GLOUCESTER GATE, REGENTS PARK, AUTUMN 19801980 Adrian Berg (1929 − 2011)
This painting is of Regent's Park seen from the artist's studio in nearby Gloucester Gate, the various perspectives describe the views from differing windows and from the balcony. In 1981 Berg said of his work that he paints 'in the English landscape tradition. I paint landscape because what I see outside sometimes looks unimaginably beautiful. I do so in what I am calling the English tradition because native practice is at its best when it is consistent in what it rejects and what it requires. It rejects authority or example, and it rejects logicality or method. It requires that the artist look until he can form a view then proceed by trial and error until he has given a convincing account of it.'
- Accession Number P4169
- Dimensions 96.5 X 96.5 CM
- Media ACRYLIC ON CANVAS
Landscape is one of the principle genres of Western art. In early paintings the landscape was a backdrop for the composition, but in the late 17th Century the appreciation of nature for its own sake began with the French and Dutch painters (from whom the term derived). Their treatment of the landscape differed: the French tried to evoke the classical landscape of ancient Greece and Rome in a highly stylised and artificial manner; the Dutch tried to paint the surrounding fields, woods and plains in a more realistic way. As a genre, landscape grew increasing popular, and by the 19th Century had moved away from a classical rendition to a more realistic view of the natural world. Two of the greatest British landscape artists of that time were John Constable and JMW Turner, whose works can be seen in the Tate collection (www.tate.org.uk). There can be no doubt that the evolution of landscape painting played a decisive role in the development of Modernism, culminating in the work of the Impressionists and Post-Impressionists . Since then its demise has often been predicted and with the rise of abstraction, landscape painting was thought to have degenerated into an amateur pursuit. However, landscape persisted in some form into high abstraction, and has been a recurrent a theme in most of the significant tendencies of the 20th Century. Now manifest in many media, landscape no longer addresses solely the depiction of topography, but encompasses issues of social, environmental and political concern.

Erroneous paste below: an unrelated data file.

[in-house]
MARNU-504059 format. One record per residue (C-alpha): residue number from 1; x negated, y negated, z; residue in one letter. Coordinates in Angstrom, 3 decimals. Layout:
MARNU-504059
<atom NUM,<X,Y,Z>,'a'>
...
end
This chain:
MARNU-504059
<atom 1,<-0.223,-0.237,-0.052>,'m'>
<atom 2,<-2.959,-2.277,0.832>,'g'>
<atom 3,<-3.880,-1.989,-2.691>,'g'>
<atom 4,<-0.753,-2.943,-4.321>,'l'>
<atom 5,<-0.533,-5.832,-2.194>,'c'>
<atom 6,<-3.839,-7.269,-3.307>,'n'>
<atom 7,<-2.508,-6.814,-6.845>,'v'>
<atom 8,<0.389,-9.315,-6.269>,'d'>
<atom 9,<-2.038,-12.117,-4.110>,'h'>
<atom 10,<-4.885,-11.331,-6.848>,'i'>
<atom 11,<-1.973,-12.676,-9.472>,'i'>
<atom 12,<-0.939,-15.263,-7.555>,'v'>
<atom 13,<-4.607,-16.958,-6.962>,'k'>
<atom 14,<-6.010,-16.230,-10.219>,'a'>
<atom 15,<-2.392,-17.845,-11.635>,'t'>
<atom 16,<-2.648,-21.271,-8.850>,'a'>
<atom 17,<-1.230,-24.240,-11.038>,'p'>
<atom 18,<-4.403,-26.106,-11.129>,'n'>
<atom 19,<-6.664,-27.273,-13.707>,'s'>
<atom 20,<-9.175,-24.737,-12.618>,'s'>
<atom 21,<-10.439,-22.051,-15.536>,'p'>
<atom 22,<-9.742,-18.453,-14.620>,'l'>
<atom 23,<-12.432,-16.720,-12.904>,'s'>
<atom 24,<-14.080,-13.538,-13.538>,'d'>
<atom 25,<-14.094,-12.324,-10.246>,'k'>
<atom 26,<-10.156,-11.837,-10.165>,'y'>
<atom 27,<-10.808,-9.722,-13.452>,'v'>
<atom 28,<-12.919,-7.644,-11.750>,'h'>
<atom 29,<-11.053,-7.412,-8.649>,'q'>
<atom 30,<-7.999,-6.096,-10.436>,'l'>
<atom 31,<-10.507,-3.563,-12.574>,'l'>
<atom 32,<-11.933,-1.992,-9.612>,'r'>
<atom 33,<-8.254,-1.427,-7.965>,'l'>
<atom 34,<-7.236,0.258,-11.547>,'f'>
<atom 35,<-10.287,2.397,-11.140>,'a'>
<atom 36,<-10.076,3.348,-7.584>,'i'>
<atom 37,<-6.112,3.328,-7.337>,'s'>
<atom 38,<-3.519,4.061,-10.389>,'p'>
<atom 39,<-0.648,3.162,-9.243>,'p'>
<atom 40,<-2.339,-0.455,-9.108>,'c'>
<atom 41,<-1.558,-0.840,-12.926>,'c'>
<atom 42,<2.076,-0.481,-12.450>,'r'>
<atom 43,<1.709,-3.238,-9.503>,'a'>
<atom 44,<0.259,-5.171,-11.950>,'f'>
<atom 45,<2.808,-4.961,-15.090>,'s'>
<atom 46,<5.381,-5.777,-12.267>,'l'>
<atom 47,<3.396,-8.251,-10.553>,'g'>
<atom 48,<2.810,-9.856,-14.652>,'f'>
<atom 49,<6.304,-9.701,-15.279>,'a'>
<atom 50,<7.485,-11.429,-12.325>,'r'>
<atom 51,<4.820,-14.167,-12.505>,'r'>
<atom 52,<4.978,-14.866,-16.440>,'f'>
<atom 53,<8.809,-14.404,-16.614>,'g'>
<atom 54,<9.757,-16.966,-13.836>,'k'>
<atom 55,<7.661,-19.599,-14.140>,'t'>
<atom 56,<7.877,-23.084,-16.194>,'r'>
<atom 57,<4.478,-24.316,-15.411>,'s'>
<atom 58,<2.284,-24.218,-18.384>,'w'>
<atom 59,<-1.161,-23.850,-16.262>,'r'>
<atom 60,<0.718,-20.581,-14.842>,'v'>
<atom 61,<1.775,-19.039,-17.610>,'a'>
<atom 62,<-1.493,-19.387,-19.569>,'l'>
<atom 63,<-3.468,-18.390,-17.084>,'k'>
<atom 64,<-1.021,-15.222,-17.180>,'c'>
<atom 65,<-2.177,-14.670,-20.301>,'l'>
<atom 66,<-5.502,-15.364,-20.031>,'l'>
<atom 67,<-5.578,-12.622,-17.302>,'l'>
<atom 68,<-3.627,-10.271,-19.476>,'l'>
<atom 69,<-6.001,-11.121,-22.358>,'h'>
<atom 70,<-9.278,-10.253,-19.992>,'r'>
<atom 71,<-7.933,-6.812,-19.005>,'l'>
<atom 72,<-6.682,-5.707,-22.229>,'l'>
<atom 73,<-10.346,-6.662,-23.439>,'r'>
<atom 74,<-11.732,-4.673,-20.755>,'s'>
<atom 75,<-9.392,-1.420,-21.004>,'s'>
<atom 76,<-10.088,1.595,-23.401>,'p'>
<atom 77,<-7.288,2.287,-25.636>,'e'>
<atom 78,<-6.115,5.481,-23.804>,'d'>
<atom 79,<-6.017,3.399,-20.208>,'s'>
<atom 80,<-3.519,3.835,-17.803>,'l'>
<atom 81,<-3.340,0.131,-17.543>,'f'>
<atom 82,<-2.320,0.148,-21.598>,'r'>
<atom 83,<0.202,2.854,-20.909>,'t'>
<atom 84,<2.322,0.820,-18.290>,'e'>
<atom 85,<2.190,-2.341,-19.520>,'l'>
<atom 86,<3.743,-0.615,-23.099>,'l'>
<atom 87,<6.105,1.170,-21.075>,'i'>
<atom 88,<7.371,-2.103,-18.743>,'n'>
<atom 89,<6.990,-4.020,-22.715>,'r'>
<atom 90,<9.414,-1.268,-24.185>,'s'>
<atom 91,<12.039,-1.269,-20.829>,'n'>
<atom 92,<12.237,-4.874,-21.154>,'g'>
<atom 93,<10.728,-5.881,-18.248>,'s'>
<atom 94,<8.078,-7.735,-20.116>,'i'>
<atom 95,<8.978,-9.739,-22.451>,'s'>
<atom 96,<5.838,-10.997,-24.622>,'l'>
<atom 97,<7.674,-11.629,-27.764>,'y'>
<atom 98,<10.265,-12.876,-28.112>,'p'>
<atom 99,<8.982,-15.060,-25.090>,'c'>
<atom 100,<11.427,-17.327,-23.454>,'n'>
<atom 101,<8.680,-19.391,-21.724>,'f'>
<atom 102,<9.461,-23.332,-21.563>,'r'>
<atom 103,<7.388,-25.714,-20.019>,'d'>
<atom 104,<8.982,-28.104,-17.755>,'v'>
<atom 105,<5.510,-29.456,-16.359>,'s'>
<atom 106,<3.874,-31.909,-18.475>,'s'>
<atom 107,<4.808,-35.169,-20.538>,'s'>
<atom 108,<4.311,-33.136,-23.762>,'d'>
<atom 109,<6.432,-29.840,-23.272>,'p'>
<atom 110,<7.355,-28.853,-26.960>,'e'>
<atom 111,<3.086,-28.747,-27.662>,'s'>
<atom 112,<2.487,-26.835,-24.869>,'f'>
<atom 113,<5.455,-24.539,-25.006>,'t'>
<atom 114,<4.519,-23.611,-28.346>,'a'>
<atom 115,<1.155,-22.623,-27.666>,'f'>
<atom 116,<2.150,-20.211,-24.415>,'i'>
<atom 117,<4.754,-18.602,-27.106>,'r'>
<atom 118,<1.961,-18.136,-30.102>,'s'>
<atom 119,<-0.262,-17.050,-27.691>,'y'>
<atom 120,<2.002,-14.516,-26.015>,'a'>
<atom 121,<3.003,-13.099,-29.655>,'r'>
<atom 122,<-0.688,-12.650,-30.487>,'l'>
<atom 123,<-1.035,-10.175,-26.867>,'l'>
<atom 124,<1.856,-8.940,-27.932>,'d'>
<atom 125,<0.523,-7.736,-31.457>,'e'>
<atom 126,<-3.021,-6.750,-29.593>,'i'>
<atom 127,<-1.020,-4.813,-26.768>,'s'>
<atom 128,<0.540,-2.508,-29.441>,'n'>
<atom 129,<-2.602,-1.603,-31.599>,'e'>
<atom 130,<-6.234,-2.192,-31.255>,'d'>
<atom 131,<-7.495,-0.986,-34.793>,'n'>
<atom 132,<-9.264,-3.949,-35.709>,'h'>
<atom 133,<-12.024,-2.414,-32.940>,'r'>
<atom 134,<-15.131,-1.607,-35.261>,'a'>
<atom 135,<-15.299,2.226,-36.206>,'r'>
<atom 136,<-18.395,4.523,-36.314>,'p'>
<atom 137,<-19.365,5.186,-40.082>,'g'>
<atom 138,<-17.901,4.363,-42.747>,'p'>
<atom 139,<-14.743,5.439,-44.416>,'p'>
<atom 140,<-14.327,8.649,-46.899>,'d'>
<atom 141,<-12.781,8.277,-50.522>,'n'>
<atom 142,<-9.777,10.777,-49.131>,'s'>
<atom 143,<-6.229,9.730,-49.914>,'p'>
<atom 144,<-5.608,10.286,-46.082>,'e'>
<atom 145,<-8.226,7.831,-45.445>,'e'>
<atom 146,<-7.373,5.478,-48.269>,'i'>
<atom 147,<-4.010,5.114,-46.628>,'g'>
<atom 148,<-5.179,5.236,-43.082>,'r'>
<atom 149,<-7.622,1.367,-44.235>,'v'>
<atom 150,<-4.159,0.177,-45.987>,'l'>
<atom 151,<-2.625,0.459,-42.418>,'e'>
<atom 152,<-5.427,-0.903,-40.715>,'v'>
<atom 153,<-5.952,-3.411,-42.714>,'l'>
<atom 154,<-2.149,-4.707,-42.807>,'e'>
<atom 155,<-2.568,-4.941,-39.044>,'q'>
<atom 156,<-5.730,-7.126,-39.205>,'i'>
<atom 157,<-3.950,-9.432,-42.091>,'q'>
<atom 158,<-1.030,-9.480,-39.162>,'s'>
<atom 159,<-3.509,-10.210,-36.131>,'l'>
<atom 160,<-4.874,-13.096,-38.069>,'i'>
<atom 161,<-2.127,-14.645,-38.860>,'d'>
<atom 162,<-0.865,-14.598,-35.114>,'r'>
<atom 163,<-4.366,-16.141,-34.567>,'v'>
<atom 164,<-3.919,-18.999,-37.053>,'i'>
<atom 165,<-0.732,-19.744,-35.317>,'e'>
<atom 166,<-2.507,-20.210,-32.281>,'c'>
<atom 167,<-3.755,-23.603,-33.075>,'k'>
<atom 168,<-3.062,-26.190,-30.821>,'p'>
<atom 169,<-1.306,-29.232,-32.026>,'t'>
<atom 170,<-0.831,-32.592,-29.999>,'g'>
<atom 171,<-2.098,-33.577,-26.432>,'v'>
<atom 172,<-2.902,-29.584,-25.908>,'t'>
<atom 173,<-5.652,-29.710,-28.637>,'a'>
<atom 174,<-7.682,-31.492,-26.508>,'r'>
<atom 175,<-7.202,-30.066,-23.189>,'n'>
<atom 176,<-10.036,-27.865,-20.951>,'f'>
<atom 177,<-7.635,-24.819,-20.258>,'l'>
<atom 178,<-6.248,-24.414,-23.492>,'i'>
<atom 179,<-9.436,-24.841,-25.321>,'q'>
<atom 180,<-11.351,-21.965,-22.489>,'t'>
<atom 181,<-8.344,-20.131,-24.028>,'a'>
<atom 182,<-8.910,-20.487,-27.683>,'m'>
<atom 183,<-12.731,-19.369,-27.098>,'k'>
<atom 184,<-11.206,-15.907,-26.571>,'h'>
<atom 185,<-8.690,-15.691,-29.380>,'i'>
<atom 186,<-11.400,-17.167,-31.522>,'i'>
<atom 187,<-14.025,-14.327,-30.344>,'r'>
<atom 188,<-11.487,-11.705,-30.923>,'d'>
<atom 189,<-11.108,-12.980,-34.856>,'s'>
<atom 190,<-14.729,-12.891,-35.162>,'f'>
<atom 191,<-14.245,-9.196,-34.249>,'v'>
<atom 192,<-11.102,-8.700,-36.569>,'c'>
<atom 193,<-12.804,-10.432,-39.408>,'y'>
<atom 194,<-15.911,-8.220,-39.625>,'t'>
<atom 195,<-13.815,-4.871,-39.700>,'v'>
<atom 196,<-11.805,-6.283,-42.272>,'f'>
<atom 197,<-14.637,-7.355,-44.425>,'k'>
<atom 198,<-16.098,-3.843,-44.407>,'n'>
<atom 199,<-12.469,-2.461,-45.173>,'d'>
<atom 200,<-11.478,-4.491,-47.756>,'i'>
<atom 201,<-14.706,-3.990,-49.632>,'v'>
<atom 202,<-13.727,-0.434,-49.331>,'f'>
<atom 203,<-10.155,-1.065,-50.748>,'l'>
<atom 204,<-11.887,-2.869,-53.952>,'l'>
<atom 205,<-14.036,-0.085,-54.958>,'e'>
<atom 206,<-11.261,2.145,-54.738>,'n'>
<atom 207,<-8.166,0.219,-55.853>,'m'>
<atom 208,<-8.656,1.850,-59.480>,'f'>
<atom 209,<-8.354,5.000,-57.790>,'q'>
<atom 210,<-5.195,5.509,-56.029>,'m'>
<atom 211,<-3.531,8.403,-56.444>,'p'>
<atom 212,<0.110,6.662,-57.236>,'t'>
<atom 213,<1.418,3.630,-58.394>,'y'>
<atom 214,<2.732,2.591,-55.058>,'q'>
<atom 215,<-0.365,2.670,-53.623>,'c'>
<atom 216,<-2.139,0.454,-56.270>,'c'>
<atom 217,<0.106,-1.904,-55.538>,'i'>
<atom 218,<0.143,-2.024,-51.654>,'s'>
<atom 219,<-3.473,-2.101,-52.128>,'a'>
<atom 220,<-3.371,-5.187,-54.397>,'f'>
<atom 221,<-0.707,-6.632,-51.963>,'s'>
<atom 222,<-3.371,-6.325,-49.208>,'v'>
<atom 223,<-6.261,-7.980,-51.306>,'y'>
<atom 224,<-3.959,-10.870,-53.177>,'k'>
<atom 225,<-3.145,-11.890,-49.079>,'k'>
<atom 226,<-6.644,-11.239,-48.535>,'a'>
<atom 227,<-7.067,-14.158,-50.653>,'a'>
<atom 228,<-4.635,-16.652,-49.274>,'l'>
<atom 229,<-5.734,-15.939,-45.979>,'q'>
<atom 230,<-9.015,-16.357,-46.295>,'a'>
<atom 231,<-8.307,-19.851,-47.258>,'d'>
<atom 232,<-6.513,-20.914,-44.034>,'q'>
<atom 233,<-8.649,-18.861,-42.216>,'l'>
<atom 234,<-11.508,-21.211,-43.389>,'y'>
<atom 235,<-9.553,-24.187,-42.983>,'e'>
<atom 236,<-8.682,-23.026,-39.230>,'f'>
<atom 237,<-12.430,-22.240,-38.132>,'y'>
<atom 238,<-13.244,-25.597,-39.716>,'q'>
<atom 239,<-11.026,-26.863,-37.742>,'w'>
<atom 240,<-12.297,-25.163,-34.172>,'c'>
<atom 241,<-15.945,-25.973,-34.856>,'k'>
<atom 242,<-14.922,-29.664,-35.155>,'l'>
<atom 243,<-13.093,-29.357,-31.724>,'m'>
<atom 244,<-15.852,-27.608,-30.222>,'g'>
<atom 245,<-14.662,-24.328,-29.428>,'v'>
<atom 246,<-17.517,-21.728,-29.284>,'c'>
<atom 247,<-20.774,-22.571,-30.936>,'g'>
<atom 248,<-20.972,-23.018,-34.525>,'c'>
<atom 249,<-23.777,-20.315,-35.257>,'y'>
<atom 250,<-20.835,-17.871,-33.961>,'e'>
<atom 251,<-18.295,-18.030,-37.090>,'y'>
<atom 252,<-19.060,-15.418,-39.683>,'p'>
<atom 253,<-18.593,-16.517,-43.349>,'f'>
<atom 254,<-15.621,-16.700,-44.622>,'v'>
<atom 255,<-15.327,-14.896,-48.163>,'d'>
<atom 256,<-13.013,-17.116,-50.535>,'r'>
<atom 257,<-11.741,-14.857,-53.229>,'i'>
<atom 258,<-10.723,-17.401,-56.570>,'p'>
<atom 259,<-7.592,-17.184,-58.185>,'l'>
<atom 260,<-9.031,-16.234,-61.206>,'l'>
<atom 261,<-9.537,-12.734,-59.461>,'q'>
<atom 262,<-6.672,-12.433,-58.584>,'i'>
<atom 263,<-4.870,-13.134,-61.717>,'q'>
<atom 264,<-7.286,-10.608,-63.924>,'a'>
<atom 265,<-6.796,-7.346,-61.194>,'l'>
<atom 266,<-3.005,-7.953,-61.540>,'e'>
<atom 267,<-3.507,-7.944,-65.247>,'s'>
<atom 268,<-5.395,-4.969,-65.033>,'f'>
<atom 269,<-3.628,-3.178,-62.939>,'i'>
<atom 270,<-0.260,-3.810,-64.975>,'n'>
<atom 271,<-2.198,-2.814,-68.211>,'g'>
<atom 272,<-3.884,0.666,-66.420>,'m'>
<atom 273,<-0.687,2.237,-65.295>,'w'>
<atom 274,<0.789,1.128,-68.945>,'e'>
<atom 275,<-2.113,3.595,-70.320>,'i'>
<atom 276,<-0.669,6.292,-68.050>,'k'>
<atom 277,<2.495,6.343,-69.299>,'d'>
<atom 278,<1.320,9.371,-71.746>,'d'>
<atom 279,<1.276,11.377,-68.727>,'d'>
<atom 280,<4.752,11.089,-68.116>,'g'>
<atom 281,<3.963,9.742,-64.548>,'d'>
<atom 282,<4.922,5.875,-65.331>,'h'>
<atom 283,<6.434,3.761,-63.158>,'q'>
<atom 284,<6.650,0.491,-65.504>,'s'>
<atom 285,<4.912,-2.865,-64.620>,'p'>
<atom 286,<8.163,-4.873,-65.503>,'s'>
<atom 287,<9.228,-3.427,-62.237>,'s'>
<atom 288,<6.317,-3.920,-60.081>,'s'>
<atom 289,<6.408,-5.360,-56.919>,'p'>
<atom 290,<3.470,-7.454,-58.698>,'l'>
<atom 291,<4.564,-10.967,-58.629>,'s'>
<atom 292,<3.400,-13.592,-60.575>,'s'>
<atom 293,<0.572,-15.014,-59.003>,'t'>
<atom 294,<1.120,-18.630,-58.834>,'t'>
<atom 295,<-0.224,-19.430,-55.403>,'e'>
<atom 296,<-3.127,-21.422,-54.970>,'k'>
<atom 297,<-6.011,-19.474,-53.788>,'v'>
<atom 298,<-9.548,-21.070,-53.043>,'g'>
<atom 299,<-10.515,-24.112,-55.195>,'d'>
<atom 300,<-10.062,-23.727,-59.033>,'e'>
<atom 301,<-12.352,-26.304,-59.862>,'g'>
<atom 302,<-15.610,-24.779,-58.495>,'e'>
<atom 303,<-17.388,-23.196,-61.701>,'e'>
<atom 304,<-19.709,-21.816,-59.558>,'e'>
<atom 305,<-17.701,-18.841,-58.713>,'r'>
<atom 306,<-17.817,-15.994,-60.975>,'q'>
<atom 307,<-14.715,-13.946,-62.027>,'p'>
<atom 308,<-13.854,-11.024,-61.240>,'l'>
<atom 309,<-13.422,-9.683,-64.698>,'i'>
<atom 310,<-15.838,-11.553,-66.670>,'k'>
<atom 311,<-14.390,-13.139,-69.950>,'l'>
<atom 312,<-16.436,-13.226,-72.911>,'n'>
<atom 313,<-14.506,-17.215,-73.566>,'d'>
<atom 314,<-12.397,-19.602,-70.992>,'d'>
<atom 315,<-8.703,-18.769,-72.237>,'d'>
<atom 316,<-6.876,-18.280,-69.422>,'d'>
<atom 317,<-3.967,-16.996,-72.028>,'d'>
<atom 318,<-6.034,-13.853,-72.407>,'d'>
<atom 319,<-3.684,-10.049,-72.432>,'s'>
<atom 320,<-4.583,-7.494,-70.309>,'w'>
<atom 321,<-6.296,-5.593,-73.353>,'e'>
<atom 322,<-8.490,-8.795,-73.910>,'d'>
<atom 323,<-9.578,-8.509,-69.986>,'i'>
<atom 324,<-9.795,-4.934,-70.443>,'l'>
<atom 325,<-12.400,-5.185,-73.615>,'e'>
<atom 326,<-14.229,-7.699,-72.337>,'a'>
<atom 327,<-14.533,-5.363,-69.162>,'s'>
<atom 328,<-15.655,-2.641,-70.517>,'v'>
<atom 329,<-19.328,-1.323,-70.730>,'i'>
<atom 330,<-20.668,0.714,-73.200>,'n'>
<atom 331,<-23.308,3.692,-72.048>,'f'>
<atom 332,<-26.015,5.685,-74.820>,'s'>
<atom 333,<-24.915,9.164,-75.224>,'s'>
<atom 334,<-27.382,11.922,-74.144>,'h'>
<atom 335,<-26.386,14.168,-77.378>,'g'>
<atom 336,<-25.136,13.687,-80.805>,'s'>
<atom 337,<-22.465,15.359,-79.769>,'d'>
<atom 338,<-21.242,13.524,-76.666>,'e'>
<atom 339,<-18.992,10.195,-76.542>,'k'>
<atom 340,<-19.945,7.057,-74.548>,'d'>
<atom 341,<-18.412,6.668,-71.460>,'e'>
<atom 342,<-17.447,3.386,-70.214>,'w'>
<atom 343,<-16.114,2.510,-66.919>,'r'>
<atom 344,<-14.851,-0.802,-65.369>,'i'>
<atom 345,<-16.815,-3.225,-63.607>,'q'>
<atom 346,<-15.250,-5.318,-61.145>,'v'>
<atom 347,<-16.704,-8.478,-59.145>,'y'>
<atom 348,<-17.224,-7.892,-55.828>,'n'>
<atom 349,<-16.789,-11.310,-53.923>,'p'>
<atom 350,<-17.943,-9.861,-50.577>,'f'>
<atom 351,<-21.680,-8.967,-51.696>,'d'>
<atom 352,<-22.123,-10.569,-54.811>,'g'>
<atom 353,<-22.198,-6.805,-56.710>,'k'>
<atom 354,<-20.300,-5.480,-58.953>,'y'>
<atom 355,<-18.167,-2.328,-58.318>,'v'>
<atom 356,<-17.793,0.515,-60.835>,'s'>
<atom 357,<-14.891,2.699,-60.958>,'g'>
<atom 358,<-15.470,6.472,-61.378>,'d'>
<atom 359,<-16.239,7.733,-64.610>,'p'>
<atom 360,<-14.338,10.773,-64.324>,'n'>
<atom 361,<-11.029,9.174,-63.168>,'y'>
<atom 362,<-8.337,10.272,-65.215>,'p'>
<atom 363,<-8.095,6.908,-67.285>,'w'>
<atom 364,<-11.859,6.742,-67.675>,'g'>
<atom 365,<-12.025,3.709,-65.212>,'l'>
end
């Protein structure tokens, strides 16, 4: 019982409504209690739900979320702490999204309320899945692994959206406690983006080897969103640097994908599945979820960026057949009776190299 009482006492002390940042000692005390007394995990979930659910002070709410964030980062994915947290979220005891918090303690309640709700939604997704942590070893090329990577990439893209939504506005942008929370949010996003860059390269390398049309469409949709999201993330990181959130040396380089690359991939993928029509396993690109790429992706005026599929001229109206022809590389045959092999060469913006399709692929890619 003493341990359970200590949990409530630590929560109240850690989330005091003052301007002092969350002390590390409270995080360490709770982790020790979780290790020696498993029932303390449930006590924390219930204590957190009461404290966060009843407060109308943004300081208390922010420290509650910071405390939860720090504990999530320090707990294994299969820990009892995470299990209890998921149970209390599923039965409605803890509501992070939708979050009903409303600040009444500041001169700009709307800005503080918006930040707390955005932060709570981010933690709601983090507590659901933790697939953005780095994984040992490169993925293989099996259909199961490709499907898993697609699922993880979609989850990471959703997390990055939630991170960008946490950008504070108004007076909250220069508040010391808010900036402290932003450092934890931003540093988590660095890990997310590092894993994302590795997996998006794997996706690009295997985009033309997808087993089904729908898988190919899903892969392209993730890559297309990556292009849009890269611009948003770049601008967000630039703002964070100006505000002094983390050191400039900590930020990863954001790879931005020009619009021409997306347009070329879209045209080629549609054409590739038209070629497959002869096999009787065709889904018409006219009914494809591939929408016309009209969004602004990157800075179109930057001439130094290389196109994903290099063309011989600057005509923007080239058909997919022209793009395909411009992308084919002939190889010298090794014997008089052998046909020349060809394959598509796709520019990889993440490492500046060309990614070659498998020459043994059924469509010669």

Work of art made with paint on a surface. Often the surface, also called a support, is a tightly stretched piece of canvas, paper or a wooden panel. Painting involves a wide range of techniques and materials, along with the artist's intellectual concerns effecting the content of a work.